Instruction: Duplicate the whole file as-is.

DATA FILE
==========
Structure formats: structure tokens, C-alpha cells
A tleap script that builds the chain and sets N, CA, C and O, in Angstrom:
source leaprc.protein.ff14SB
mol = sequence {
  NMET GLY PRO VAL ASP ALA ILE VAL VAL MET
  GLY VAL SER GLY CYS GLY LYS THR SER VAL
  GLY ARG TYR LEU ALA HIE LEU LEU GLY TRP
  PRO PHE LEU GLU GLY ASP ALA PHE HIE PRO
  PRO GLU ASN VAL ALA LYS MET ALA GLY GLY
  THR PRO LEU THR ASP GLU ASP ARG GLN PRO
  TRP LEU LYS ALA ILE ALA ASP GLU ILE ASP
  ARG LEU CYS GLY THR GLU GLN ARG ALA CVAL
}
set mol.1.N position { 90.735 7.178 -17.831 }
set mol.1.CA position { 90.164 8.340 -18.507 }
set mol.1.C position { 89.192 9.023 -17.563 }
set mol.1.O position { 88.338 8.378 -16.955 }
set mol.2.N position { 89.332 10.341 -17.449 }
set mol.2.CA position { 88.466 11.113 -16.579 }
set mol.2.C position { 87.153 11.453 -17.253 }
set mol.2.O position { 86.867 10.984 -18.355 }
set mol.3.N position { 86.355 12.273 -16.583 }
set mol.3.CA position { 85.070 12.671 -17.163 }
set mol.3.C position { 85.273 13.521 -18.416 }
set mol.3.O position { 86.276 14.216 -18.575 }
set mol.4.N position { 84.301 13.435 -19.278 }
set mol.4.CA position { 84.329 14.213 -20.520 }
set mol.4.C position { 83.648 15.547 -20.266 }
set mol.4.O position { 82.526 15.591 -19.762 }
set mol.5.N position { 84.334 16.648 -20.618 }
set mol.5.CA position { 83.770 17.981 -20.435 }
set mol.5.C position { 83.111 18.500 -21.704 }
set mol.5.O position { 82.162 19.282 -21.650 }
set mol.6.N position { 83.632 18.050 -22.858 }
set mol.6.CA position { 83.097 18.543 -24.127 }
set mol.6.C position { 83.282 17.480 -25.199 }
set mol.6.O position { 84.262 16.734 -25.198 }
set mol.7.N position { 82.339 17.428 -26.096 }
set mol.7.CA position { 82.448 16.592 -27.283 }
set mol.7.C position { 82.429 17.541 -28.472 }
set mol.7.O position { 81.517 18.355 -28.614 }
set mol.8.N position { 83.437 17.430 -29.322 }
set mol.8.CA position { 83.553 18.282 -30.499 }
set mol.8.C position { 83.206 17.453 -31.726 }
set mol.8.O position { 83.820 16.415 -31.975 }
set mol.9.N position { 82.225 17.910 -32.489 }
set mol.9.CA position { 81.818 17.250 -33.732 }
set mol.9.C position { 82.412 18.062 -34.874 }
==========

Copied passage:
Structure formats: structure tokens, C-alpha cells
A tleap script that builds the chain and sets N, CA, C and O, in Angstrom:
source leaprc.protein.ff14SB
mol = sequence {
  NMET GLY PRO VAL ASP ALA ILE VAL VAL MET
  GLY VAL SER GLY CYS GLY LYS THR SER VAL
  GLY ARG TYR LEU ALA HIE LEU LEU GLY TRP
  PRO PHE LEU GLU GLY ASP ALA PHE HIE PRO
  PRO GLU ASN VAL ALA LYS MET ALA GLY GLY
  THR PRO LEU THR ASP GLU ASP ARG GLN PRO
  TRP LEU LYS ALA ILE ALA ASP GLU ILE ASP
  ARG LEU CYS GLY THR GLU GLN ARG ALA CVAL
}
set mol.1.N position { 90.735 7.178 -17.831 }
set mol.1.CA position { 90.164 8.340 -18.507 }
set mol.1.C position { 89.192 9.023 -17.563 }
set mol.1.O position { 88.338 8.378 -16.955 }
set mol.2.N position { 89.332 10.341 -17.449 }
set mol.2.CA position { 88.466 11.113 -16.579 }
set mol.2.C position { 87.153 11.453 -17.253 }
set mol.2.O position { 86.867 10.984 -18.355 }
set mol.3.N position { 86.355 12.273 -16.583 }
set mol.3.CA position { 85.070 12.671 -17.163 }
set mol.3.C position { 85.273 13.521 -18.416 }
set mol.3.O position { 86.276 14.216 -18.575 }
set mol.4.N position { 84.301 13.435 -19.278 }
set mol.4.CA position { 84.329 14.213 -20.520 }
set mol.4.C position { 83.648 15.547 -20.266 }
set mol.4.O position { 82.526 15.591 -19.762 }
set mol.5.N position { 84.334 16.648 -20.618 }
set mol.5.CA position { 83.770 17.981 -20.435 }
set mol.5.C position { 83.111 18.500 -21.704 }
set mol.5.O position { 82.162 19.282 -21.650 }
set mol.6.N position { 83.632 18.050 -22.858 }
set mol.6.CA position { 83.097 18.543 -24.127 }
set mol.6.C position { 83.282 17.480 -25.199 }
set mol.6.O position { 84.262 16.734 -25.198 }
set mol.7.N position { 82.339 17.428 -26.096 }
set mol.7.CA position { 82.448 16.592 -27.283 }
set mol.7.C position { 82.429 17.541 -28.472 }
set mol.7.O position { 81.517 18.355 -28.614 }
set mol.8.N position { 83.437 17.430 -29.322 }
set mol.8.CA position { 83.553 18.282 -30.499 }
set mol.8.C position { 83.206 17.453 -31.726 }
set mol.8.O position { 83.820 16.415 -31.975 }
set mol.9.N position { 82.225 17.910 -32.489 }
set mol.9.CA position { 81.818 17.250 -33.732 }
set mol.9.C position { 82.412 18.062 -34.874 }